“Which blender is the best for green smoothies?” – is one of the most typical questions I receive. One may prepare green smoothies in any kind of blender. I constantly travel around the globe and in many countries high-speed blenders are not available for most people. In one of my newsletters I talked about the young man in Indonesia who prepared a green smoothie inside a coconut using a hand blender.
However, the average inexpensive blender will blend only until the blades are sharp. In about a month of daily use, its blades will become so dull that they won’t even blend a ripe banana. If you are using a regular blender, always cut your ingredients into small pieces. Start with the greens and water, then add fruits. That will give your drink a smoother consistency and will enable your blender to last longer.
For those who can afford a better blender, I recommend that you go for it and consider it your true health insurance. In the United States and Canada, one may buy a Vitamix Blender for around $369- $550, depending on the model. The smoothies made in the Vitamix have the consistency of silk and provide better nutrition by breaking down the cell walls. The Blendtec is another comparable high-speed blender for approximately the same price, although I personally prefer the Vitamix.
Unfortunately, in other parts of the world, the cost of the Vitamix more than doubles because of parts, customs, and shipping. For our Joy for Life retreat in Sweden last year I purchased a Vitamix Blender for over a thousand Euros because we needed to prepare 40 gallons of best-quality green smoothie per day. I couldn’t bring my blender from the U.S. because of the difference in electrical voltage.
Australians are fortunate to have a locally manufactured blender called Power Mill. (http://www.powermillblender.com) I bought two of them and used them at our retreats in Australia and Thailand. The quality of the green smoothie was comparable to the one made in Vitamix, and it cost around $600 Australian dollars. The only downside was that if the blender was placed on a wet surface it would occasionally give off an electric shock. So Valya refused to blend with it and was chopping while Sergei and I did all the blending, wearing rubber gloves. But the smoothies were superb.
In Germany and Sweden, I tried blenders that were more powerful than the average blender, but not as strong as the Vitamix.
During the last few years I have been travelling a lot, and of course I cannot bring the Vitamix with me everywhere because of its weight and voltage. After trial and error, I began travelling with a small, one-cup blender called Tribest. It has a regular small motor but the container is small enough that it does the job. The blades eventually become dull and I have to replace it after three months of daily use. This year I will be buying my third Tribest for my trip to Russia. I also have my own Tribest with 110 volts for travel by air in the United State, Canada and Mexico. I just placed a red label marking the voltage on each so I don’t burn them accidentally. If you are interested you may read more about this blender at http://www.tribestlife.com/productcart/pc/viewCategories.asp?idCategory=3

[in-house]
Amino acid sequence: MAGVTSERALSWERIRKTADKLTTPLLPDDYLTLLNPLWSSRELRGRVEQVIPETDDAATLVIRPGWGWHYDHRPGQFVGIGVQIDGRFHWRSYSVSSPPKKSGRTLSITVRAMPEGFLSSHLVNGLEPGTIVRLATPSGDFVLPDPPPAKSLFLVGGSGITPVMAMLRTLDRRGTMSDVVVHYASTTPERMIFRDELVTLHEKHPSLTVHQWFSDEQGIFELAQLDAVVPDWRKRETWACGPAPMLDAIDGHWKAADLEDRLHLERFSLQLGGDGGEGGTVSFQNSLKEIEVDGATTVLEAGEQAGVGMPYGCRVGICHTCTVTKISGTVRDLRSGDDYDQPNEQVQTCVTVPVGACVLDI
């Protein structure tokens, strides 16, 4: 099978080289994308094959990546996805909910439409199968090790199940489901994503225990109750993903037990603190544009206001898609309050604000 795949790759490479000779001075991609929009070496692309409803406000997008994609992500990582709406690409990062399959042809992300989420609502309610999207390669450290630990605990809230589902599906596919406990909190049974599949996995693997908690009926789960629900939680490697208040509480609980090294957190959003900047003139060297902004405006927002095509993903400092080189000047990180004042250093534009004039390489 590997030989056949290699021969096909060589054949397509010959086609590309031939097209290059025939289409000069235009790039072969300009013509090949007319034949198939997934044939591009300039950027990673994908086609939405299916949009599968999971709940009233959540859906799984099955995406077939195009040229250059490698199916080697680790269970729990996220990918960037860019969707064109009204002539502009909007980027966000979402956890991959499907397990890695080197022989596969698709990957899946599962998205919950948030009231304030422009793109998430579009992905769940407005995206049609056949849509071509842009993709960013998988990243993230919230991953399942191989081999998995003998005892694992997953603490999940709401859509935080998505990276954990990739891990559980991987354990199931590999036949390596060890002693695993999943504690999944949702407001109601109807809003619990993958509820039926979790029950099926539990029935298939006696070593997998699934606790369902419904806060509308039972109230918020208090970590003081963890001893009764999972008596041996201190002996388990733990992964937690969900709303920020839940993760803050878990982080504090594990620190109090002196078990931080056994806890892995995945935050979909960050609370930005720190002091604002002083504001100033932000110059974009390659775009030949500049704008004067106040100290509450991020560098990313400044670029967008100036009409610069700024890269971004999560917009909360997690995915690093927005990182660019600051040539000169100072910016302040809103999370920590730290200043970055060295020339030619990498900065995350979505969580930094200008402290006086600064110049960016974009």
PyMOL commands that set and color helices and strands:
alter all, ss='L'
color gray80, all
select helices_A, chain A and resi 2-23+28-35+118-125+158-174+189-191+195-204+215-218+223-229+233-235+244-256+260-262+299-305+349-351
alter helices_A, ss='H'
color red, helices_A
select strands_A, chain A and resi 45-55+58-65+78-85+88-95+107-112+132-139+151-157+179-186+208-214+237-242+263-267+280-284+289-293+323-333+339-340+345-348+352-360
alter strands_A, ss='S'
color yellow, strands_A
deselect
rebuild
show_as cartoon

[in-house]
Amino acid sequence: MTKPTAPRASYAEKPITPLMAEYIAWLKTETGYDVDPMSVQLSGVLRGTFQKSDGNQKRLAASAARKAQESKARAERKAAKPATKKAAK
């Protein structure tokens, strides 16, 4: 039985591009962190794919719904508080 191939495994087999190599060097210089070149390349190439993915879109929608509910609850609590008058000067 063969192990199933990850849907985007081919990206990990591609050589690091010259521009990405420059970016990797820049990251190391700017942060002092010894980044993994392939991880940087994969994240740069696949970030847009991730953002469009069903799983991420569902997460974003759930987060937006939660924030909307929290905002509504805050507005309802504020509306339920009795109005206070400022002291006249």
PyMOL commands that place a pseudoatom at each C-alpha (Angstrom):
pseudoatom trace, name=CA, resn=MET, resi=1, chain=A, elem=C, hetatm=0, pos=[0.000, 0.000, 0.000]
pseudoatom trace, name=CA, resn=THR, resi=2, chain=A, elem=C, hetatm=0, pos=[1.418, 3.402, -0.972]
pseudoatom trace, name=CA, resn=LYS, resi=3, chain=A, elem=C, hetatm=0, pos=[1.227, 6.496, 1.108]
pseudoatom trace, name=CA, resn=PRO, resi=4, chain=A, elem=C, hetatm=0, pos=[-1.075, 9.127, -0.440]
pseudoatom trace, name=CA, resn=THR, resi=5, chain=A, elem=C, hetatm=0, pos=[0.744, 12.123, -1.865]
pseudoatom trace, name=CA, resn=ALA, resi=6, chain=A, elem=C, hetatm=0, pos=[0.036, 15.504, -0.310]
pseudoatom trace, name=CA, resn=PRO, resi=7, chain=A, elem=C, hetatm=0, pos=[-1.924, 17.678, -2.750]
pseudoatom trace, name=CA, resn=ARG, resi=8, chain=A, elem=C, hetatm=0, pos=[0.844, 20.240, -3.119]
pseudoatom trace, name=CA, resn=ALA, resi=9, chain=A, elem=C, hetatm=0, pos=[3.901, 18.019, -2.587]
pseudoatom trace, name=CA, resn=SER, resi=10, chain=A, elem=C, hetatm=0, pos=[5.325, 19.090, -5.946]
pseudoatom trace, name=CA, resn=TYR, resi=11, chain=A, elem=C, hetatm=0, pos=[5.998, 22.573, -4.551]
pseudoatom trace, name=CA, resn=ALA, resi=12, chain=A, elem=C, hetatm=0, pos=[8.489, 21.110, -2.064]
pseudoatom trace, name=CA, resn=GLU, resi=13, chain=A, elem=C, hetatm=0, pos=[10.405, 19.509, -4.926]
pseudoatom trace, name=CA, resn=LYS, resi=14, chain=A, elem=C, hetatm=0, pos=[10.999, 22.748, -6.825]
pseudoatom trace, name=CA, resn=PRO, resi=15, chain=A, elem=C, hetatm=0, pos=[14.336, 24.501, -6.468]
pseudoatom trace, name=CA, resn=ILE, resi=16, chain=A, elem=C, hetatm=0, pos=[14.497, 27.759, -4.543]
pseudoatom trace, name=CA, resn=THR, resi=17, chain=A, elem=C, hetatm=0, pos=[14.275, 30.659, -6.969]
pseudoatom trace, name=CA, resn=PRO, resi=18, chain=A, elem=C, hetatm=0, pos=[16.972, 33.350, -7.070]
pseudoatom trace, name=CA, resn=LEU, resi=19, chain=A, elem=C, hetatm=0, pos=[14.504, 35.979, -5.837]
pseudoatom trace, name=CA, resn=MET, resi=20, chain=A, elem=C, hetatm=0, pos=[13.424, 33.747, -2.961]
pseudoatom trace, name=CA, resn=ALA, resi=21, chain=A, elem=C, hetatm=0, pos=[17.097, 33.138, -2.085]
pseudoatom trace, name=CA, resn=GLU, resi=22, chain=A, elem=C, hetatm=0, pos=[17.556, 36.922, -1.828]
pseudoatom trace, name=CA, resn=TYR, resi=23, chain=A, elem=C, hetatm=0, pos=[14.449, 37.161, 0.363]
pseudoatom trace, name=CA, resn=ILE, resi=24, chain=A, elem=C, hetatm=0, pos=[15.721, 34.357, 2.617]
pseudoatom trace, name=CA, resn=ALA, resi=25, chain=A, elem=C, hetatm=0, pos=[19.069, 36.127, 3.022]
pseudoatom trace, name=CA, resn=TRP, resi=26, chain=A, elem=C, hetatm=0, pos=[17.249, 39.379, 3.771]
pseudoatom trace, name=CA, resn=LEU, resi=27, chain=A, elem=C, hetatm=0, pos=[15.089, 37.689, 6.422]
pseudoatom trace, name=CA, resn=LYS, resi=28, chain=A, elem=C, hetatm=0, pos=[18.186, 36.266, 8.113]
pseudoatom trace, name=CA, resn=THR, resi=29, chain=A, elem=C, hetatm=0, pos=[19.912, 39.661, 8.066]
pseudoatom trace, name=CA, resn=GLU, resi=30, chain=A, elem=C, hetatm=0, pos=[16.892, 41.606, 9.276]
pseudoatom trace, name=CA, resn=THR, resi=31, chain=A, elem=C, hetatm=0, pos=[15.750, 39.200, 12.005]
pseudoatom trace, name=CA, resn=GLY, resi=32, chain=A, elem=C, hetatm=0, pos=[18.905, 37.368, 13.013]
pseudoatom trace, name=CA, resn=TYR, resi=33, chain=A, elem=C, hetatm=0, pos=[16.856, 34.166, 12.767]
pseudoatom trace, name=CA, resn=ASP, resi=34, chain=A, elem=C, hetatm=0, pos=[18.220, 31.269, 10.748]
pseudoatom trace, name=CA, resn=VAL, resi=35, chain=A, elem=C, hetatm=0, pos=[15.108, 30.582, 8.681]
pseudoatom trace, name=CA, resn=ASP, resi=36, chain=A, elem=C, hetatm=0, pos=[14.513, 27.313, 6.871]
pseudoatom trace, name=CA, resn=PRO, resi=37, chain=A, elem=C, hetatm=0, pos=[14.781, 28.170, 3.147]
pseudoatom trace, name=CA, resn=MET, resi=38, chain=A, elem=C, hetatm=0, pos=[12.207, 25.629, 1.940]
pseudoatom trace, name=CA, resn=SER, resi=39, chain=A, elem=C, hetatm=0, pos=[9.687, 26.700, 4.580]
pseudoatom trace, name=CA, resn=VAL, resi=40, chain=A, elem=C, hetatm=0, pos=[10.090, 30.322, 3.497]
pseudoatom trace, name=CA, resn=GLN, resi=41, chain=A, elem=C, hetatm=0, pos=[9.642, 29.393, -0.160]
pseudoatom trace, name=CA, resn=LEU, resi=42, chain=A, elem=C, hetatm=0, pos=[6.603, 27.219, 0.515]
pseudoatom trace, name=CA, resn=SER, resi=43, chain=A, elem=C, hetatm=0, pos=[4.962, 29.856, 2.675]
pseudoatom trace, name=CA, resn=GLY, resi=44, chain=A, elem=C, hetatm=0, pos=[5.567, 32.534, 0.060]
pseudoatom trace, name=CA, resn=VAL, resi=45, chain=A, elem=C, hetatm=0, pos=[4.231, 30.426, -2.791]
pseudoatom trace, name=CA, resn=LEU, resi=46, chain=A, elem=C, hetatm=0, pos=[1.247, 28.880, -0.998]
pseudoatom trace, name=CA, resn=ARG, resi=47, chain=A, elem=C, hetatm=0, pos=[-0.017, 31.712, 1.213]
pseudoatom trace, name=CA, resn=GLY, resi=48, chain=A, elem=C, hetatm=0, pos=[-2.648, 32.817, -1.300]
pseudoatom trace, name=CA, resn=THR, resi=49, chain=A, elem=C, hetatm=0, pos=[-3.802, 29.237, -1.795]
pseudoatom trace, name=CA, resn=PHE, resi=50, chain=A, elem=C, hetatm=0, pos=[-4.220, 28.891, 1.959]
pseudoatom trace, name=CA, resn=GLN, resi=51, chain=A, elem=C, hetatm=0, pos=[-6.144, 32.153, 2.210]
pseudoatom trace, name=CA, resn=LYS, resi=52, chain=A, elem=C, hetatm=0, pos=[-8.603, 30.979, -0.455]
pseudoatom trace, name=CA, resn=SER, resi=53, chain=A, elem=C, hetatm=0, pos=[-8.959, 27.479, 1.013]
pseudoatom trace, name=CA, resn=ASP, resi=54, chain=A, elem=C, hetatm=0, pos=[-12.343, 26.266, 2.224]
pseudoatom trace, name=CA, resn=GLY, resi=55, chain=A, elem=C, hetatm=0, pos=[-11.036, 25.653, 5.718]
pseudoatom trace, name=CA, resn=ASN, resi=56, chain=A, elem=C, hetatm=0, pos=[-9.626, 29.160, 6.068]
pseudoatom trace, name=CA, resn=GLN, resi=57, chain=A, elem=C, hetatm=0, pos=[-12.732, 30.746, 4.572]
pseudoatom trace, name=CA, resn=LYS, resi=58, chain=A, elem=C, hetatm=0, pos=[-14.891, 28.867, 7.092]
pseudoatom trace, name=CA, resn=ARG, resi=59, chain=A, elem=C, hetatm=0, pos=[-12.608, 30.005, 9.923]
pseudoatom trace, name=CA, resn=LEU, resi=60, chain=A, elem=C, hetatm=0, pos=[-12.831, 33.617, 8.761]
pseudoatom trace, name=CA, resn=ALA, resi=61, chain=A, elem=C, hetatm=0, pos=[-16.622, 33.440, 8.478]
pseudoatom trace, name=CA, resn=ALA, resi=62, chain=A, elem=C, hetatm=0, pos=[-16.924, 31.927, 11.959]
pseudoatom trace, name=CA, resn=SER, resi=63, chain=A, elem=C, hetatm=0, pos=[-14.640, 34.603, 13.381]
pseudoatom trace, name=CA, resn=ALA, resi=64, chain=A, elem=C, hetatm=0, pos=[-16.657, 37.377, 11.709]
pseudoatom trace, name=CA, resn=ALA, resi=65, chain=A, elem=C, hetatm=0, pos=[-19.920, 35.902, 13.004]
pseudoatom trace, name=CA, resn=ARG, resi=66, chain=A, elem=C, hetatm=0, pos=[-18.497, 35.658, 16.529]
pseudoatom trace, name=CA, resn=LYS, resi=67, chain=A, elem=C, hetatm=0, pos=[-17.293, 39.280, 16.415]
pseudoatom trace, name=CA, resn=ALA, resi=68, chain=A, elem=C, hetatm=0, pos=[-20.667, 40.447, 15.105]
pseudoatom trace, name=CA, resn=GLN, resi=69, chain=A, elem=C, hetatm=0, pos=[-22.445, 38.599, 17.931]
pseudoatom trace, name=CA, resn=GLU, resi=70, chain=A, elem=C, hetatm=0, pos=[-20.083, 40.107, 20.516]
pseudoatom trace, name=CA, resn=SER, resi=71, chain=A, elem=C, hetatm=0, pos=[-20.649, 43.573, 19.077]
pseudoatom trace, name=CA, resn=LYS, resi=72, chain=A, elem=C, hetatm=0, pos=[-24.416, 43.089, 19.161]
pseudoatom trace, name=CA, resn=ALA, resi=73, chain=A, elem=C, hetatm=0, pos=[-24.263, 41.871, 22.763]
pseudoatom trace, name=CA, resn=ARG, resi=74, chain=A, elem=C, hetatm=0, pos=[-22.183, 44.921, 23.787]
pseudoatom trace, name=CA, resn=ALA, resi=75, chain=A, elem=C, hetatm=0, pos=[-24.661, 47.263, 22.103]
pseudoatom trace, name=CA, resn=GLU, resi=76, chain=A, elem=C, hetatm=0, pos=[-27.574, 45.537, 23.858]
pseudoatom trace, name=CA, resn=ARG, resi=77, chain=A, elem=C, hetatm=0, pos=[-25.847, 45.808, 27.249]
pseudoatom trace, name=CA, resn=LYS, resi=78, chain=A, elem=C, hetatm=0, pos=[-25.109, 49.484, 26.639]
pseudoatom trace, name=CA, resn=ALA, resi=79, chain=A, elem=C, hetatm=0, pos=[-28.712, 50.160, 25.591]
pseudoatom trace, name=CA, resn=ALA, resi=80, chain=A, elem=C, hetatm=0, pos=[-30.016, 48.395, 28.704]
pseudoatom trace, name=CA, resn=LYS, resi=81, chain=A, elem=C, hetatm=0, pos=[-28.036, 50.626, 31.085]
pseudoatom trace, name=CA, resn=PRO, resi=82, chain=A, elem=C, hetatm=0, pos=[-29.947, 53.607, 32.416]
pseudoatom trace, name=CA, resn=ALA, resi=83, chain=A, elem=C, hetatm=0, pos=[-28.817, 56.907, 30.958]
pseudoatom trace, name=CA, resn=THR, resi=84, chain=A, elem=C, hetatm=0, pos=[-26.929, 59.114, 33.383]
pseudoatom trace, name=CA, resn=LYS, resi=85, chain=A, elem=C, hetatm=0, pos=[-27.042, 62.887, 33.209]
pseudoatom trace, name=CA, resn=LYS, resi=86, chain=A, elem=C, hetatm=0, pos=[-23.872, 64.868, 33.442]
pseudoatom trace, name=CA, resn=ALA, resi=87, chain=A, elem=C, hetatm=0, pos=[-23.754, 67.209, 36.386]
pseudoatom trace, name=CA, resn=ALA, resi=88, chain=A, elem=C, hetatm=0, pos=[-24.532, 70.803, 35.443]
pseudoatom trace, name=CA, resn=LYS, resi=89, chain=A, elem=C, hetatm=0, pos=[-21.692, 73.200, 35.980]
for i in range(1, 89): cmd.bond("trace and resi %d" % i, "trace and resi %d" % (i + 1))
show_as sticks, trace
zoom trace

People wonder why I prefer the Vitamix to other blenders. Sometimes they ask if I have a special deal or a contract with the Vitamix corporation. I, Victoria Boutenko, hereby declare that I have no special agreements with Vitamix and I am not even a Vitamix dealer. I do not sell Vitamix blenders. Like many people, I have an affiliate link with them, which gives the buyers free shipping and brings me a small percentage when people click on the link from my website to make their purchase. Here is that link: https://secure.vitamix.com/redirect.aspx?COUPON=06-003207
I respect the Vitamix corporation, not only for manufacturing a high-quality product, but also for their interest in people’s health. Last year when Valya and I were planning our trip to Africa, I wrote a letter to Vitamix, asking them to donate six Vitamix blenders to the orphanages in Kenya, and the Vitamix people thanked me for the opportunity to participate. The Kenyans were delighted to receive the blenders.
Which model of Vitamix is best? I always recommend getting a reconditioned unit if it is available. I have bought reconditioned blenders for some of my family members and they work just as well as if they were brand new. I bought my first Vitamix blender in 1994 in Denver, Colorado. I used it heavily both for my family and classes for 12 years, then in 2006 I reconditioned it and presented it to my niece and she is now making green smoothies with it for her little baby.
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